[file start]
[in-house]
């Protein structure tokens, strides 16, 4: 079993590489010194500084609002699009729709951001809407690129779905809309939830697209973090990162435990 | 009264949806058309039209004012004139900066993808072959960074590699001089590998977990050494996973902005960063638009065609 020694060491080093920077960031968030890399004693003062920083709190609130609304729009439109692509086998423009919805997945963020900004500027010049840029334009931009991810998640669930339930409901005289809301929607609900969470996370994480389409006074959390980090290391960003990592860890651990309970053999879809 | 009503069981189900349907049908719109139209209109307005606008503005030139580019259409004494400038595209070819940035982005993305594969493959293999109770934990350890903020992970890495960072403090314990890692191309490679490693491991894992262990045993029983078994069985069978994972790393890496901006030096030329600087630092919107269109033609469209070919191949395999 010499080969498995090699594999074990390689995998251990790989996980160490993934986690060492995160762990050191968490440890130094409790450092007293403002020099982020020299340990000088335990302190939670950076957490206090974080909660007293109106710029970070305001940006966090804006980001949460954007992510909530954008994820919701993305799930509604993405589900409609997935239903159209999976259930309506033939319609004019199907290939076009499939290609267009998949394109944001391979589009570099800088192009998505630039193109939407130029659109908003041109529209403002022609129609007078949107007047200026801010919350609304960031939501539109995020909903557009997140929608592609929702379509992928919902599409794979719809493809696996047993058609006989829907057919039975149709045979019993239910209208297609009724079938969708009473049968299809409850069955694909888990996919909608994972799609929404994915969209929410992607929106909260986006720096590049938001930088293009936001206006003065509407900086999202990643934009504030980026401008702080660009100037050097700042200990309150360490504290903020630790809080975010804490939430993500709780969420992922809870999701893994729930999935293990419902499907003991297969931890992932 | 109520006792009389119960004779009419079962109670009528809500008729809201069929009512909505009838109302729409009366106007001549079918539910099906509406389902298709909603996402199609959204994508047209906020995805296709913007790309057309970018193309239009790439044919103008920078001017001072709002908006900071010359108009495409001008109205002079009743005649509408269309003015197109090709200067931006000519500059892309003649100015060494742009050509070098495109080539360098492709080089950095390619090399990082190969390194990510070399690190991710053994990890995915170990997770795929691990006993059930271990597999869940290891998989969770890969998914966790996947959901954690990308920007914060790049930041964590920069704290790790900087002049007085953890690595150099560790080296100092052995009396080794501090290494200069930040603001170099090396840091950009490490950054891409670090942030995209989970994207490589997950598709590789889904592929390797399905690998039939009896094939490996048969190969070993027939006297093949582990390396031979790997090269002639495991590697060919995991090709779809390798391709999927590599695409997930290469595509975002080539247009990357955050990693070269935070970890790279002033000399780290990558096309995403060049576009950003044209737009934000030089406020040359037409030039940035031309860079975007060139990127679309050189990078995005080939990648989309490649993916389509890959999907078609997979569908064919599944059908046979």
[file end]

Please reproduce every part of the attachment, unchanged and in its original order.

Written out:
[in-house]
């Protein structure tokens, strides 16, 4: 079993590489010194500084609002699009729709951001809407690129779905809309939830697209973090990162435990 | 009264949806058309039209004012004139900066993808072959960074590699001089590998977990050494996973902005960063638009065609 020694060491080093920077960031968030890399004693003062920083709190609130609304729009439109692509086998423009919805997945963020900004500027010049840029334009931009991810998640669930339930409901005289809301929607609900969470996370994480389409006074959390980090290391960003990592860890651990309970053999879809 | 009503069981189900349907049908719109139209209109307005606008503005030139580019259409004494400038595209070819940035982005993305594969493959293999109770934990350890903020992970890495960072403090314990890692191309490679490693491991894992262990045993029983078994069985069978994972790393890496901006030096030329600087630092919107269109033609469209070919191949395999 010499080969498995090699594999074990390689995998251990790989996980160490993934986690060492995160762990050191968490440890130094409790450092007293403002020099982020020299340990000088335990302190939670950076957490206090974080909660007293109106710029970070305001940006966090804006980001949460954007992510909530954008994820919701993305799930509604993405589900409609997935239903159209999976259930309506033939319609004019199907290939076009499939290609267009998949394109944001391979589009570099800088192009998505630039193109939407130029659109908003041109529209403002022609129609007078949107007047200026801010919350609304960031939501539109995020909903557009997140929608592609929702379509992928919902599409794979719809493809696996047993058609006989829907057919039975149709045979019993239910209208297609009724079938969708009473049968299809409850069955694909888990996919909608994972799609929404994915969209929410992607929106909260986006720096590049938001930088293009936001206006003065509407900086999202990643934009504030980026401008702080660009100037050097700042200990309150360490504290903020630790809080975010804490939430993500709780969420992922809870999701893994729930999935293990419902499907003991297969931890992932 | 109520006792009389119960004779009419079962109670009528809500008729809201069929009512909505009838109302729409009366106007001549079918539910099906509406389902298709909603996402199609959204994508047209906020995805296709913007790309057309970018193309239009790439044919103008920078001017001072709002908006900071010359108009495409001008109205002079009743005649509408269309003015197109090709200067931006000519500059892309003649100015060494742009050509070098495109080539360098492709080089950095390619090399990082190969390194990510070399690190991710053994990890995915170990997770795929691990006993059930271990597999869940290891998989969770890969998914966790996947959901954690990308920007914060790049930041964590920069704290790790900087002049007085953890690595150099560790080296100092052995009396080794501090290494200069930040603001170099090396840091950009490490950054891409670090942030995209989970994207490589997950598709590789889904592929390797399905690998039939009896094939490996048969190969070993027939006297093949582990390396031979790997090269002639495991590697060919995991090709779809390798391709999927590599695409997930290469595509975002080539247009990357955050990693070269935070970890790279002033000399780290990558096309995403060049576009950003044209737009934000030089406020040359037409030039940035031309860079975007060139990127679309050189990078995005080939990648989309490649993916389509890959999907078609997979569908064919599944059908046979």